Also note that there are tons of assumptions involved. The distribution of wealth is a very critical input on social stratification, including mate selection. You can only have equality in equal societies, effectively, and so any assumption that monogamy is efficient actually comes from a narrower distribution of wealth. There are a lot of others inputs in this - there is absolutely no reason why polygamy is not more efficient on large scales, given the right conditions and desires.

  7. #87
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    Quote Originally Posted by ajblaise View Post
    What rights? Legal rights? Or are you one of those God-given natural rights theory proponents?
    The only legitimate forms of rights are those that come from God. Otherwise, they're just legal privledges guranteed by the arbitrary will of the state. The state allows you such, but it's also clear that it can take them away as well. A right given from God cannot be taken away by the state.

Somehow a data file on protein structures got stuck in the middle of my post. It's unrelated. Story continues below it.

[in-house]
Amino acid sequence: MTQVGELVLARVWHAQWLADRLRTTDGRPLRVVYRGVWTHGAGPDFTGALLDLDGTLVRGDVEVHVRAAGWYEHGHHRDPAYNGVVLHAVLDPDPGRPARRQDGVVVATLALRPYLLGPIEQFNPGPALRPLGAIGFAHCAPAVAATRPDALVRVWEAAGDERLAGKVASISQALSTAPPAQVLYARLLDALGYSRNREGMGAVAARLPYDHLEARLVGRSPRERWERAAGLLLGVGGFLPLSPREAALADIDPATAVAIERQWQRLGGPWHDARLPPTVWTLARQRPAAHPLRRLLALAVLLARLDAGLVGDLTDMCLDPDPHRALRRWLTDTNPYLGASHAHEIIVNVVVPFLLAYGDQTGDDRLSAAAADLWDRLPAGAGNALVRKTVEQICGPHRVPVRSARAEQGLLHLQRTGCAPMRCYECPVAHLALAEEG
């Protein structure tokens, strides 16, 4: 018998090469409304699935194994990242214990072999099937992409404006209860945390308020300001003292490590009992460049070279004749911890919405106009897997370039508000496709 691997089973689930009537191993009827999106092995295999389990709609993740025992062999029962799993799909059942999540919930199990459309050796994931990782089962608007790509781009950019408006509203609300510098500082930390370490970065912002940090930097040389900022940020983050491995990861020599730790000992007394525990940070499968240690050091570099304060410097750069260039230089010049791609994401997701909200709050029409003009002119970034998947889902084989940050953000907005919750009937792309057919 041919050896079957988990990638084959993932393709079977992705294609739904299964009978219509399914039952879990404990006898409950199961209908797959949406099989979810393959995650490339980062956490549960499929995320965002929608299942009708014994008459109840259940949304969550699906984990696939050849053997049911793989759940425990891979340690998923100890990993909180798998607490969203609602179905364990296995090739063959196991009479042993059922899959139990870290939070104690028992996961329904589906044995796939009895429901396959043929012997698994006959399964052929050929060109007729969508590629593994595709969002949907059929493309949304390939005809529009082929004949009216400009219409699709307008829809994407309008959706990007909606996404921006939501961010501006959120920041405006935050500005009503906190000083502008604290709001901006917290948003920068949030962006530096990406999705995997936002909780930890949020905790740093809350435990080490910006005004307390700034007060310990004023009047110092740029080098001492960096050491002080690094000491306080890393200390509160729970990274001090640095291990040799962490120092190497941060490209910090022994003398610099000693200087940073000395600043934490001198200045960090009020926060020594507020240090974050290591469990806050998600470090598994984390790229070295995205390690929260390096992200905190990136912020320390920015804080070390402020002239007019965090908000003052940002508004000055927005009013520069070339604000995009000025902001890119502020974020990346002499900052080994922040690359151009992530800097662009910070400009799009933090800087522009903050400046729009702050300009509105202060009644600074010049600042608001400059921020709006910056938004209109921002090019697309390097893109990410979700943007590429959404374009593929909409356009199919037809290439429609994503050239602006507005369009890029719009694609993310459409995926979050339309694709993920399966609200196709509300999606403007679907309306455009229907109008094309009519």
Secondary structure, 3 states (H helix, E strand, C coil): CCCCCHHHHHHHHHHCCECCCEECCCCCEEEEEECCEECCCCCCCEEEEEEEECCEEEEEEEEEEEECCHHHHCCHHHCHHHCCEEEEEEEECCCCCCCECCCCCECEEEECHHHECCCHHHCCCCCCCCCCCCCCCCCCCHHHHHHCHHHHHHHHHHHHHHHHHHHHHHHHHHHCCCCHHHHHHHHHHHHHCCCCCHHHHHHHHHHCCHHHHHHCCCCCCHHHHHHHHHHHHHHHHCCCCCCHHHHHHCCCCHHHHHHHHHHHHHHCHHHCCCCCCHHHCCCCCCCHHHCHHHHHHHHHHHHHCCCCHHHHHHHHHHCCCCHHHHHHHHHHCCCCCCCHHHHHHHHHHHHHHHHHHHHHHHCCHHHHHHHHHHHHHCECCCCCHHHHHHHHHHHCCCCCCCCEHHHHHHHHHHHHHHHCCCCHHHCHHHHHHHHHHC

8. #88
    Minister of Propagandhi ajblaise's Avatar
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    Quote Originally Posted by Peguy View Post
    The only legitimate forms of rights are those that come from God. Otherwise, they're just legal privledges guranteed by the arbitrary will of the state. The state allows you such, but it's also clear that it can take them away as well. A right given from God cannot be taken away by the state.
    What do you know about the "Is-ought problem" and naturalistic fallacy? You can probably see where I'm going with this.

  9. #89
    Senior Member ptgatsby's Avatar
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    Quote Originally Posted by Peguy View Post